'Many of the problems troubling the world are not caused by economic globalisation,' Xi Jinping told a packed opening plenary session.
China’s Xi defends globalisation at WEF annual meeting in Davos
“Many of the problems troubling the world are not caused by economic globalisation,” Mr Xi told a packed opening plenary session.
He cited the global refugee crisis as an example. “There is no point in blaming economic globalisation for the world’s problems, as that is not the case and will not help with solving the problems.”
But he warned, “We should recognise that economic globalisation is a double-edged sword. The pitfalls of economic globalisation have been laid bare and we need to take these seriously.”
“Nothing is perfect in the world. It is true that economic globalisation has created new problems. But this is no justification to write off economic globalisation altogether,” he added.
His historic speech at Davos was claimed by the WEF as a big success after recent criticism of the organisation’s failure to do more to alleviate global inequality, and the threat posed by the protectionist policies of the US president-elect Donald Trump and the UK Brexit deliberations.
Klaus Schwab, the founder and executive chairman of WEF, welcomed what he called a “very important and historic speech. It has brought some sunlight into our discussions.”
Mr Xi said the global financial crisis was caused by excessive profit and a failure of market regulation, not globalisation.
The global economy was sluggish, he said, because of a lack of a robust driving force, inadequate governance and uneven international development.
“We need dynamic innovation to drive growth, a new development philosophy rather than a debate about fiscal or monetary policies and new global systems,” he said.
He referred several times to policies thought to be favoured by the new American administration. “We have got to promote free trade and liberalisation and say ‘no’ to protectionism. Nobody would be a winner in a trade war,” he said.
China would continue to hold its door open to foreign trade and investment, and it had no intention of devaluing its currency, the yuan.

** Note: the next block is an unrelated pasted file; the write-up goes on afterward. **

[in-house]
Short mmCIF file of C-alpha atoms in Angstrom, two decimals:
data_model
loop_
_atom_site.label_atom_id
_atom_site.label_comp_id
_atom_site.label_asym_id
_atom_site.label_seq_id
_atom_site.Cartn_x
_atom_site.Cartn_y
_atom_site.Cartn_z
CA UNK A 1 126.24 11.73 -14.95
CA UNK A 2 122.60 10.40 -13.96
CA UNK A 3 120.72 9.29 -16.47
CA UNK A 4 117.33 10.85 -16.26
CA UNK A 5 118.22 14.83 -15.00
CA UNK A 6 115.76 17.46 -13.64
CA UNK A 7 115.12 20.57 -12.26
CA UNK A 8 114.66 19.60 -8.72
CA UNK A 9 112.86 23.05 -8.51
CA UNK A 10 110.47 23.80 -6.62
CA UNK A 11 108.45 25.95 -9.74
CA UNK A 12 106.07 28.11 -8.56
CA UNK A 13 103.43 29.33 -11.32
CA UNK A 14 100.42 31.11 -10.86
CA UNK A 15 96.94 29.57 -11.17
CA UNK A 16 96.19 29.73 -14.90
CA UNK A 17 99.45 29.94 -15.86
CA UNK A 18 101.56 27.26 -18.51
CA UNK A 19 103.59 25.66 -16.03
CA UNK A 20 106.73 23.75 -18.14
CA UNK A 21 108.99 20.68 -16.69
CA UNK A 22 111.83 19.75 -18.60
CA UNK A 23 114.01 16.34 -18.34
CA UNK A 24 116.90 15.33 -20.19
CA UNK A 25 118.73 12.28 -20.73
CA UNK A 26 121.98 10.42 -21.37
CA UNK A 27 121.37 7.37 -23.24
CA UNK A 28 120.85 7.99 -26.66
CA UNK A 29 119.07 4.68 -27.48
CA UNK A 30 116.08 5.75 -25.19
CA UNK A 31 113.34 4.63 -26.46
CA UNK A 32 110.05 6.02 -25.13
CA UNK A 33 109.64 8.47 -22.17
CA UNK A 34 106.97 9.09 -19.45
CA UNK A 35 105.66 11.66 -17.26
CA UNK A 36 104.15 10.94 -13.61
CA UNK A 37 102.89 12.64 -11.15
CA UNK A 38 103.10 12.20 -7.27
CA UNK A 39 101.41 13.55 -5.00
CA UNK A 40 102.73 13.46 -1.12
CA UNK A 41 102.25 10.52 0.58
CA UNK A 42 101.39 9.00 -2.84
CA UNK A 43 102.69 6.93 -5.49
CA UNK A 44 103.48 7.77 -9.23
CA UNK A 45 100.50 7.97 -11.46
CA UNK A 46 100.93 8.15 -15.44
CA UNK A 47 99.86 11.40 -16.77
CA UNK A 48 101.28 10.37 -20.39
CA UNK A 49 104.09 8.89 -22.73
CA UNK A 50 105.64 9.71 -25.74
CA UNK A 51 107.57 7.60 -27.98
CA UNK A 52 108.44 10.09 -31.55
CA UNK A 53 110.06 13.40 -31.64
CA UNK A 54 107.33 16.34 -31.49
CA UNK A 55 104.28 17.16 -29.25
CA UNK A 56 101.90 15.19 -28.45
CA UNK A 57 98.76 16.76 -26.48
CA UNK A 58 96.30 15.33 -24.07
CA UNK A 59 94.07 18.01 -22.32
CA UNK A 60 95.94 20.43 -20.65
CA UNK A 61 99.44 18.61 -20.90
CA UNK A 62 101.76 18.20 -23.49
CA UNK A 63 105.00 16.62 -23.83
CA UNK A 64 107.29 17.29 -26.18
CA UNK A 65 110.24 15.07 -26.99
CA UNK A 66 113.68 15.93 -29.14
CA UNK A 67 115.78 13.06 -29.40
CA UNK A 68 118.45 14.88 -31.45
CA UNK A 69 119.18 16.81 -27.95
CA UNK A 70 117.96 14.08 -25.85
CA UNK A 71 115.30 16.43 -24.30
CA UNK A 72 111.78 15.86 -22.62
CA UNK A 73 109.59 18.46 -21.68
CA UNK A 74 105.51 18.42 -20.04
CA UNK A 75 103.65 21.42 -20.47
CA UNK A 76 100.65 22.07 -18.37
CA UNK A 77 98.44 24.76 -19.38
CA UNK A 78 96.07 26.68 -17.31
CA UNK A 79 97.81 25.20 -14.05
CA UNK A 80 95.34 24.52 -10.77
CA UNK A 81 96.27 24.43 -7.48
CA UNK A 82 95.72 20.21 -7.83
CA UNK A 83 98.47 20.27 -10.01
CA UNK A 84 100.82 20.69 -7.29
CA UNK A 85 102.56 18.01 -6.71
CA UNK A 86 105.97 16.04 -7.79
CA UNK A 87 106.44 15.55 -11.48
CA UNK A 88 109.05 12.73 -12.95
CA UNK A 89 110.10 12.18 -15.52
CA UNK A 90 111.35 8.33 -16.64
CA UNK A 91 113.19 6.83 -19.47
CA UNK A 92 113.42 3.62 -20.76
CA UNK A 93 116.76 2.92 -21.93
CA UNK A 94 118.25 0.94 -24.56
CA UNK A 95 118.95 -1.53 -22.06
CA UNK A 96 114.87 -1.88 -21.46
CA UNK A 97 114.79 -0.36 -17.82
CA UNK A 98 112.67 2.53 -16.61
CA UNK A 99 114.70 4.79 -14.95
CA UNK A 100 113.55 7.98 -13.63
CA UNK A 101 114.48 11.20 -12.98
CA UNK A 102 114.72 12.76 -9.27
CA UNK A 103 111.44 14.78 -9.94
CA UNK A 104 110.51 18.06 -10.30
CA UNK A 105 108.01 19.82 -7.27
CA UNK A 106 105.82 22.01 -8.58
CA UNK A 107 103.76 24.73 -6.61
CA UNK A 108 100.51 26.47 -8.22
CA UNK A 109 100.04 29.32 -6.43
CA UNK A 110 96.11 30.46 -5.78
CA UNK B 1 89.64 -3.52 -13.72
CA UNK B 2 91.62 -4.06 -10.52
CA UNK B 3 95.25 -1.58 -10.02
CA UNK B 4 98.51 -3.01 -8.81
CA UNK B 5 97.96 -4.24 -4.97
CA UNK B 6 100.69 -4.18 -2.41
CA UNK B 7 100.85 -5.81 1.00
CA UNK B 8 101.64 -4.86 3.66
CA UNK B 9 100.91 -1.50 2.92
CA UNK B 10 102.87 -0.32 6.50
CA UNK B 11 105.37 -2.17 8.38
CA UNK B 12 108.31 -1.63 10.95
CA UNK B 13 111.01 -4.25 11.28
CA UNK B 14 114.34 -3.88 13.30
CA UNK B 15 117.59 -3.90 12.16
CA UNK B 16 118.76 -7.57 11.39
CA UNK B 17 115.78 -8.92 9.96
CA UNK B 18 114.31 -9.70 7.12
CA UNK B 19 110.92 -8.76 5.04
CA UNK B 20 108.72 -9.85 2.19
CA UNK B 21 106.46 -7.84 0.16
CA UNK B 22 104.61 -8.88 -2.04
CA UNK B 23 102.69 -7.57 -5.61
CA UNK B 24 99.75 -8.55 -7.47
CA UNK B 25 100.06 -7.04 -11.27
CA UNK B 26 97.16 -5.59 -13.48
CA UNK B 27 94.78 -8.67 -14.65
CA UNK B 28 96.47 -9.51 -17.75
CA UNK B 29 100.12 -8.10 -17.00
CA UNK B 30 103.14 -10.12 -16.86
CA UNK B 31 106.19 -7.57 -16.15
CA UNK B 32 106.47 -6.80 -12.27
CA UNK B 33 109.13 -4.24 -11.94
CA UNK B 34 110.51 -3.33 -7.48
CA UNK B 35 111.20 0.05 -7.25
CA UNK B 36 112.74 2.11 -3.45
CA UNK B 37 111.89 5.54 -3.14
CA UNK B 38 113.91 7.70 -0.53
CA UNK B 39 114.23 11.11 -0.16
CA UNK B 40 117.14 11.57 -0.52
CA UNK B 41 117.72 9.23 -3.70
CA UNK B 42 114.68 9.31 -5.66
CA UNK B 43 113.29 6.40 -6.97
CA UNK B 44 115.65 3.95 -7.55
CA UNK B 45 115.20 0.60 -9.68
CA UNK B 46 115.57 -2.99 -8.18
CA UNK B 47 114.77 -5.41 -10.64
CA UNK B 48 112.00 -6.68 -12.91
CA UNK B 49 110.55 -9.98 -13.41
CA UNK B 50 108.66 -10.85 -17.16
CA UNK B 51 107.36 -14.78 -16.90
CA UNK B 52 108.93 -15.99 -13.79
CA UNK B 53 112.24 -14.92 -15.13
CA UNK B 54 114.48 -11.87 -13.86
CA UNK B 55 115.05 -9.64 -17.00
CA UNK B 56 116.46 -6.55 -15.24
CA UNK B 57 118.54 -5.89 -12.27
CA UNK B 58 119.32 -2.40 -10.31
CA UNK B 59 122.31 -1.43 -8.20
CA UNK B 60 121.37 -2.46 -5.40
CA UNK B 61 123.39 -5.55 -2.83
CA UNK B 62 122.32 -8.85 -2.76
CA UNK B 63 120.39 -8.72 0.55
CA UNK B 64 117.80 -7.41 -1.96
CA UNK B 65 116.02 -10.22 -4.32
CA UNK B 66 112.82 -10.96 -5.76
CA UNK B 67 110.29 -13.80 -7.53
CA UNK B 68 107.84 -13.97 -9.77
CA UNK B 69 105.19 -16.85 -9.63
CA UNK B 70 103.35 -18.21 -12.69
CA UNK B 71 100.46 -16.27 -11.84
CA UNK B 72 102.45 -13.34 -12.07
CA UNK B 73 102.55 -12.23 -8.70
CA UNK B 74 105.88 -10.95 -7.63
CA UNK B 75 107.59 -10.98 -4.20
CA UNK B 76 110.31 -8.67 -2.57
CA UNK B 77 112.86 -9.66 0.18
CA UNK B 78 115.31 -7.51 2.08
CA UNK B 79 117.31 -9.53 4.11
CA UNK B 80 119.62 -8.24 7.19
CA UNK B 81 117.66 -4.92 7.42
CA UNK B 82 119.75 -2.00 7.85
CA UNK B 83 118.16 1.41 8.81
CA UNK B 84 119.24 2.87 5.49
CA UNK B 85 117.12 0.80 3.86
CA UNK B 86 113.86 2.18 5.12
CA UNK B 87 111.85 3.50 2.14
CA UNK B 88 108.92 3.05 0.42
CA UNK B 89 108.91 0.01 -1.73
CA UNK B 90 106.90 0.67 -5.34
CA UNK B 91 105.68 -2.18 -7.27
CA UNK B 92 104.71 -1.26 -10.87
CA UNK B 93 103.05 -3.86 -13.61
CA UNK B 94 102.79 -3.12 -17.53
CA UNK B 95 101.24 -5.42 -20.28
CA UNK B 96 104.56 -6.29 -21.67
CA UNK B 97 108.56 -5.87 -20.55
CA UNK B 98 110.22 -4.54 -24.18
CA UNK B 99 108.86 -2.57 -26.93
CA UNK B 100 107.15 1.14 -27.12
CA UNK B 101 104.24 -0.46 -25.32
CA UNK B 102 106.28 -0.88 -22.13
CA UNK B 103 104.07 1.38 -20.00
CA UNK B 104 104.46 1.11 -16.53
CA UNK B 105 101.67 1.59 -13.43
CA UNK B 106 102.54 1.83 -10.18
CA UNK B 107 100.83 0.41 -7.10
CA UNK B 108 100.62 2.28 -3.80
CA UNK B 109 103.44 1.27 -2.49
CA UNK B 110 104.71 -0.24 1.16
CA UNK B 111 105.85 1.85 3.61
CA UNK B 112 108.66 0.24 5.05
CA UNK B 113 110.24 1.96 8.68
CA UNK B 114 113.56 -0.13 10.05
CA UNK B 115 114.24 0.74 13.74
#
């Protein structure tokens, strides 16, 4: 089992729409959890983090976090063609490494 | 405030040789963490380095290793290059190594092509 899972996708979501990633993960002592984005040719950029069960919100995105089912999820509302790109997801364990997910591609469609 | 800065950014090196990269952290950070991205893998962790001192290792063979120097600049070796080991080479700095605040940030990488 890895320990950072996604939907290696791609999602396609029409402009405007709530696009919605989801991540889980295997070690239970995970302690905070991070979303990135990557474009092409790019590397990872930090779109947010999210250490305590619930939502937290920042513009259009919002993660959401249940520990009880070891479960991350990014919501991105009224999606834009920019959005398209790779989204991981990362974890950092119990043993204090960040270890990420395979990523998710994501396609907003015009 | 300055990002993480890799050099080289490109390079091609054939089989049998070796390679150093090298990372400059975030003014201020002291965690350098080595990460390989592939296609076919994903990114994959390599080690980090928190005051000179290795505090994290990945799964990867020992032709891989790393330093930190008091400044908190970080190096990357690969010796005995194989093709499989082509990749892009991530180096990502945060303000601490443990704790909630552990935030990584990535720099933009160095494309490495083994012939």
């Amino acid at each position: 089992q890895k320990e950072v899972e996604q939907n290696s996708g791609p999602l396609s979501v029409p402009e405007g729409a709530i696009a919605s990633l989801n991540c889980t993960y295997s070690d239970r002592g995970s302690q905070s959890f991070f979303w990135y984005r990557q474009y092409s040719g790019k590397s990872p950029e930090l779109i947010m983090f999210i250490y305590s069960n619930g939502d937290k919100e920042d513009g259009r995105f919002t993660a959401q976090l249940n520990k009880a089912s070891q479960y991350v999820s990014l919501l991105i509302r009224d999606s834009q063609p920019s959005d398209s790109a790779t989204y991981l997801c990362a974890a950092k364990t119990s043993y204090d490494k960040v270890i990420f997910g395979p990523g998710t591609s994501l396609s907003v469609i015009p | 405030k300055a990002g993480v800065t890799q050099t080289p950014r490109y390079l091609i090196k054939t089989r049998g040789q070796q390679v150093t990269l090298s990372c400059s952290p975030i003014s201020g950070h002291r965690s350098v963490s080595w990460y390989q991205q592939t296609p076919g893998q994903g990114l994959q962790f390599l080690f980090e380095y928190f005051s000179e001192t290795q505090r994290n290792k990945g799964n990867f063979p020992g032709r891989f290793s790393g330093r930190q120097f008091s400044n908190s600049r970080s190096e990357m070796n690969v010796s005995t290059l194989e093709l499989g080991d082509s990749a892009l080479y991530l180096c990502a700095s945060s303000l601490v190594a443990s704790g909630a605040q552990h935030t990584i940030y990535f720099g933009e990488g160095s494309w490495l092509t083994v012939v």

Mr Trump has accused China of artificially manipulating the value of the yuan. He also borrowed from the American political legacy, declaring: “We need a people-oriented development philosophy, a development of the people, by the people, for the people.”
Mr Xi committed China to the environmental goals agreed at the Paris Accord, in contrast to Mr Trump’s scepticism on climate change.
He sprinkled his 45-minute talk with literary references and Chinese mottos, borrowing from Charles Dickens’s Tale of Two Cities, the Arabian Nights folk tales and Greek mythology.
Some saw it as a thinly veiled attack on the incoming president Mr Trump ahead of his inauguration this week, and on Theresa May, the UK prime minister due to arrive in Davos today to explain her Brexit strategy.
“He sounds more like the president than our new president,” said an American businessman who asked not to be named.
The speech was welcomed by Arabian Gulf business people at Davos. “In this age of fear of increasing populism and protectionism, president Xi’s remarks were a refreshing counterbalance in support of the positive aspects of globalisation, while still recognising the pitfalls of uncontrolled and unequal growth,” said Badr Jafar, the chief executive of the UAE’s Crescent Enterprises.
Talal Malik, the Saudi-based chief executive of Alpha1Corp, a conglomerate that works with the Chinese leadership, said: “It was valuable today to hear a Chinese president reaffirm that, despite all the disruptions taking place in the world, all countries have converging interests.”
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